I LOVE my man with all my heart and I don’t plan on leaving him. The only thing troubling our relationship is black tax. He has to provide for me and our children and his family back at home. He ends up in a lot of debt, taking out loans he can’t afford to pay back. On top of that, his mother has high expectations as he is the first-born. She wants him to build her a house. He cannot say no to his mother and is already trying to find means to get the money to build her a house. This is on top of the monthly expenses he has. When I tell my partner to limit what he is doing for the family, he becomes angry and says I don’t like his family. What is frustrating is that his sisters refuse to take any job in the meantime. We stay together with our two children and sometimes I have to end up paying for most of the bills because it is too much to take care of two families. What is the best way to cope in such a situation? - UNHAPPY LOVER
TAKING care of your parents by financially supporting them even before they reach old-age is generally considered a given in South Africa. And to an extent, it is a very noble thing to do, especially given many of our parents’ difficult financial circumstances they had to raise us under.
A father-figure role
This situation in black families is a norm. Most black people instinctively know of black tax, the burden of having to share your salary with responsibilities back home until you have nothing left to save or invest. Your partner most probably feels obligated to provide for his mother, perhaps because he feels he understands what she went through to raise him. Beyond that empathy, he may be trapped in the “first-born syndrome”, where it’s been engraved in his mind that he needs to play a father-figure role in the family as the eldest son. His sisters obviously seem to be happy folding their arms in the process even if he’s dead and buried in debt, as long as they also stand to benefit from his provision. That is very uncaring, immature and selfish.
This is a vicious cycle, which can have no end attached to it. His current behaviour towards his family is not good. He may well expect it back from his own children in the future. That he may not have made enough life savings for his own retirement or possible disability, may mean that he will be a burden to his children. Someone has to draw the line and end the cycle. However, unfortunately that doesn’t seem to be you.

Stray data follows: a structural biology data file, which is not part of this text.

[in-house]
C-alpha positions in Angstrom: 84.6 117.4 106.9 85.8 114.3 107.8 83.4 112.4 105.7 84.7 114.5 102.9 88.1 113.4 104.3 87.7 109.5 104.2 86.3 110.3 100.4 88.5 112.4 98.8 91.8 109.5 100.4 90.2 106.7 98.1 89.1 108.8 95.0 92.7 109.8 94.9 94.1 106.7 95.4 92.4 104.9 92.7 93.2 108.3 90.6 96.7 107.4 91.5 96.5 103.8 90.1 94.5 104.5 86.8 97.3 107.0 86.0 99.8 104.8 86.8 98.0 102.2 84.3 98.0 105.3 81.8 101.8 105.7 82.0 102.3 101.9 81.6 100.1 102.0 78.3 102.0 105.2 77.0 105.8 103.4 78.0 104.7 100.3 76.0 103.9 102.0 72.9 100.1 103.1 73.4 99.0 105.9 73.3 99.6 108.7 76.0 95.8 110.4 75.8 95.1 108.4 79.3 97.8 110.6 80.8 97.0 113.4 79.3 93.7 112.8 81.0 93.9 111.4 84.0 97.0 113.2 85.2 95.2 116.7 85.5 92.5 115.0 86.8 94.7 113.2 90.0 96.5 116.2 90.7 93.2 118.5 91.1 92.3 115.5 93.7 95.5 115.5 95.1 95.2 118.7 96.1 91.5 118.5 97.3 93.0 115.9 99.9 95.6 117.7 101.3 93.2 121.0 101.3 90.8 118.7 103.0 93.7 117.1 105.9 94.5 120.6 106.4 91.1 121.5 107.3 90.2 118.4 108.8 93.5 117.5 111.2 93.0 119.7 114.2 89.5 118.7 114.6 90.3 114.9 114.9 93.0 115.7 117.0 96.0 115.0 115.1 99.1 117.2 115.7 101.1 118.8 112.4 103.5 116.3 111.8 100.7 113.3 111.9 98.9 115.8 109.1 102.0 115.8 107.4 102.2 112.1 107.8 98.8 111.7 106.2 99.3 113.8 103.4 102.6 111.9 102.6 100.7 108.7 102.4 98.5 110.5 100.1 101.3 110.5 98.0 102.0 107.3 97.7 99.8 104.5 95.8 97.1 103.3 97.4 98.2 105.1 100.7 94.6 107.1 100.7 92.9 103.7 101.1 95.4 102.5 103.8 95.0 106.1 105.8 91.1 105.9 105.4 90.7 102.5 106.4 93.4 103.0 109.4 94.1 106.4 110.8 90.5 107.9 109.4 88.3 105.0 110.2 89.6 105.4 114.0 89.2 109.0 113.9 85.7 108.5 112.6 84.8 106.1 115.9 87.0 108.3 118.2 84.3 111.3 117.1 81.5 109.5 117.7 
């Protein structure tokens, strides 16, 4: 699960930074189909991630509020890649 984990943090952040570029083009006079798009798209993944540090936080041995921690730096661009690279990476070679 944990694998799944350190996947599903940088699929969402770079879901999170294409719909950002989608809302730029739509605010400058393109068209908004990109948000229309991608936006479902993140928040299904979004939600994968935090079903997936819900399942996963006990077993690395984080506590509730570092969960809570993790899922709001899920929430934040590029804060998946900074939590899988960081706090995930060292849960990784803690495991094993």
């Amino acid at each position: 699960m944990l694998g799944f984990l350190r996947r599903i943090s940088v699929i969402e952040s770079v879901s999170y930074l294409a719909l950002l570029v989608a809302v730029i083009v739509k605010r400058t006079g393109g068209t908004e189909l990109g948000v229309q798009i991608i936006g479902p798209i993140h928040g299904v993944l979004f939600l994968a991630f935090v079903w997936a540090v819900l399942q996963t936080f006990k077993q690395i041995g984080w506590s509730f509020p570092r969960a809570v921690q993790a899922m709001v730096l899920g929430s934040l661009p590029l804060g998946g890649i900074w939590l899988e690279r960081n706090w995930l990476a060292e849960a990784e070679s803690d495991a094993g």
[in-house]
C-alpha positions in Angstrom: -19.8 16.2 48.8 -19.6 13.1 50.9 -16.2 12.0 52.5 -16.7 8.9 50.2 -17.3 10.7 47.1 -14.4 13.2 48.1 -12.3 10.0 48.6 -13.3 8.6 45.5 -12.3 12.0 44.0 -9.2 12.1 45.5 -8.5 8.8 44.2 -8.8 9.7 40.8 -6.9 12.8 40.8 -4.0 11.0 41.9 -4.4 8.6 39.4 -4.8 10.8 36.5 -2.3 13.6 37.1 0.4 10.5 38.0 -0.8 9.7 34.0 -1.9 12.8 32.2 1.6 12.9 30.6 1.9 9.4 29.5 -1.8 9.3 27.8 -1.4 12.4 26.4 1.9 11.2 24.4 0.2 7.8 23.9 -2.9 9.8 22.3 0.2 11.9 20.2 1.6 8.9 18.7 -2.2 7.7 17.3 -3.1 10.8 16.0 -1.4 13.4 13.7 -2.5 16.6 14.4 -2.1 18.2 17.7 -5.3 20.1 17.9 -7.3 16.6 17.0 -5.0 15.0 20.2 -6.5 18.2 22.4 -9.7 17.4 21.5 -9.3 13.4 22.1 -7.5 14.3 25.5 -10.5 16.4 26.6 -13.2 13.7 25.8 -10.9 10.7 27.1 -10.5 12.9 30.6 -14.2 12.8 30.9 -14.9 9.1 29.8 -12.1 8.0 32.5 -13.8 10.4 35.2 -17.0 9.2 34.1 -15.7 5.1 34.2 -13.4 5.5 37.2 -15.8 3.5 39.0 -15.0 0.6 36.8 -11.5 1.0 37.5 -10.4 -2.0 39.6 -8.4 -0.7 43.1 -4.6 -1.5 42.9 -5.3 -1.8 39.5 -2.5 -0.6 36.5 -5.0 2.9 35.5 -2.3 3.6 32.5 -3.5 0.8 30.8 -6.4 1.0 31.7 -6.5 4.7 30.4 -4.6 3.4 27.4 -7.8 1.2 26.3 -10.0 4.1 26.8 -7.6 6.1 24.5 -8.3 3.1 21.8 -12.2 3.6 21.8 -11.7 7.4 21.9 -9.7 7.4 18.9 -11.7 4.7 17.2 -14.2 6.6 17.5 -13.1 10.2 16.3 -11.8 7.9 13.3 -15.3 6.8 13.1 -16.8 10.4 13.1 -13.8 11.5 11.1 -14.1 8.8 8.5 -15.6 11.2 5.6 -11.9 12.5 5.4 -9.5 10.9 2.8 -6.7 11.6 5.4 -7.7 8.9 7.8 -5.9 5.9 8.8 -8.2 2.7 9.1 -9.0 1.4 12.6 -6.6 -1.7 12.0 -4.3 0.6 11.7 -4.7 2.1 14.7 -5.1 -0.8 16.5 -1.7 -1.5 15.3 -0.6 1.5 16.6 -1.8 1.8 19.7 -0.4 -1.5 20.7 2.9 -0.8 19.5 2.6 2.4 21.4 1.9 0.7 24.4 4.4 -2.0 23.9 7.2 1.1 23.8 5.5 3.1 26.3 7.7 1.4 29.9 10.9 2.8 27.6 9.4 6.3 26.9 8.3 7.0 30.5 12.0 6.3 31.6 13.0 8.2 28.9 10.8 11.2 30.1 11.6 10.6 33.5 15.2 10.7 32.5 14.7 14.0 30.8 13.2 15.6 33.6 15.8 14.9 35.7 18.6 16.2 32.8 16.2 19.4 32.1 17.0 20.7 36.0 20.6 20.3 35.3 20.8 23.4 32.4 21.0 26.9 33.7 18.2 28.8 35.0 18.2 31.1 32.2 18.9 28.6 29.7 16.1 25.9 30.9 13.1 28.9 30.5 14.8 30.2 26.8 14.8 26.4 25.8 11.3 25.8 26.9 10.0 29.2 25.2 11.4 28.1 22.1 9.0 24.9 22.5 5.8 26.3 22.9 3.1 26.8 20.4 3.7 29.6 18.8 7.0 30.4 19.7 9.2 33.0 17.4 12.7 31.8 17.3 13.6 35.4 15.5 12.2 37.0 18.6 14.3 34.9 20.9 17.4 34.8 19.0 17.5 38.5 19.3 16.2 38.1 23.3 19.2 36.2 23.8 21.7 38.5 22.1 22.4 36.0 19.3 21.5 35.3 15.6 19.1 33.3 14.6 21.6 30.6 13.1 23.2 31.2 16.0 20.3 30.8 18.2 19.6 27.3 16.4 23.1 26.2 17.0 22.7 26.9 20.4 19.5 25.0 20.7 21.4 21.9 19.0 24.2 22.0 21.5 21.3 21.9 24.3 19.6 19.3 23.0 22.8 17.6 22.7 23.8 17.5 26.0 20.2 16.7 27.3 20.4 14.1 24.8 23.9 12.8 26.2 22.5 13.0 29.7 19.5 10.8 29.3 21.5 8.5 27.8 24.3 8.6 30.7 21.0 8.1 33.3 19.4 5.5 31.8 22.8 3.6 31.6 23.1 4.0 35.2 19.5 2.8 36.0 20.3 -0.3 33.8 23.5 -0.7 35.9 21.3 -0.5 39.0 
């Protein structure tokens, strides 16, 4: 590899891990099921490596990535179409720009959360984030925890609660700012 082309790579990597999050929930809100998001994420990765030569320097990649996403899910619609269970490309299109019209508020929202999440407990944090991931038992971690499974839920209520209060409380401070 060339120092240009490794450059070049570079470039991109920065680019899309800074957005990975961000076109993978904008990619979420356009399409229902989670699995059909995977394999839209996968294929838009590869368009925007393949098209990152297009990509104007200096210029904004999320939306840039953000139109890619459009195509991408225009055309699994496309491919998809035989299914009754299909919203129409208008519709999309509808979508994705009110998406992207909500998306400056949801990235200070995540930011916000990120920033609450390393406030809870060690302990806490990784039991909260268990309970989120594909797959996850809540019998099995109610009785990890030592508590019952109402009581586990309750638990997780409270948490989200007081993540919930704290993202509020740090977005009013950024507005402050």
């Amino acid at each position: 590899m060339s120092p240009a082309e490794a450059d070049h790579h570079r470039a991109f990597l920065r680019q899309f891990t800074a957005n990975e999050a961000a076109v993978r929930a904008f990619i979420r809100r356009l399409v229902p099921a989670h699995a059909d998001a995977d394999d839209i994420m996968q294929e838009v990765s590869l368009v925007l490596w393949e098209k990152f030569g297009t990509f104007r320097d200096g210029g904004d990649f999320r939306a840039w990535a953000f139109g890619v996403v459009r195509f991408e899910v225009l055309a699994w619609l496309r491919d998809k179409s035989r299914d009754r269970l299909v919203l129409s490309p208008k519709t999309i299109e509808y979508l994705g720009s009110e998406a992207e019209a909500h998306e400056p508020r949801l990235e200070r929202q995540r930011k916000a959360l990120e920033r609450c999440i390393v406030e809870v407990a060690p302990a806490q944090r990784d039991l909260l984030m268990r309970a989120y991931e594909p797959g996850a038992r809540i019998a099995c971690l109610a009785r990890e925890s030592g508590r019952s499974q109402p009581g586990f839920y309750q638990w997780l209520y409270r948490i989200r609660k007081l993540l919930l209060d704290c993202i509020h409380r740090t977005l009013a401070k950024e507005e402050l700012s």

A vat ‘n sit situation
Perhaps the biggest responsibility under the circumstances that you personally have is towards yourself and the children. You have no right to his finances despite the fact that you have children together. A vat ‘n sit situation has its own challenges, and often women tend to want to play roles of wives even to their partners’ income, instead of sticking to their lanes of just being domestic partners. His only responsibility towards you is his two children. He has no obligation to provide for you. That means he is at liberty to do whatever he wants with his money without your undue interference since you’re not his wife. All you have to do on your part is to ensure that he provides for his children.
In South Africa, there is no such thing as a common law marriage, no matter how long you’ve been living together. None of you actually have legal rights and duties to each other’s estates. That means if your relationship was to end today for whatever reason, you’d have no rights whatsoever in whatever property that is in his name. If you have no cohabitation agreement in place, you will be left vulnerable. The condition of your cohabiting relationship is such that you share an emotional, physical and financial relationship as that of a married couple while you are not. As such we recommend a domestic partnership agreement. In this regard, we suggest you see a family attorney for assistance.
Bad financial choices
And then of course, since you’ve already decided that you “don’t plan on leaving him”, it means you have to live with his bad financial choices for the rest of your lives together. It just boggles our minds how you are still with a man who clearly demonstrates that you are not his financial priority. This should be a deal breaker. How your partner behaves at this very moment is what he will be in the future and you have no reason to believe he will change for the better. Furthermore, if he’s already sinking in debt, and that you two are already failing to communicate around the financial issues, then you just have to be prepared to live with all that. It’s the choice you’ve made.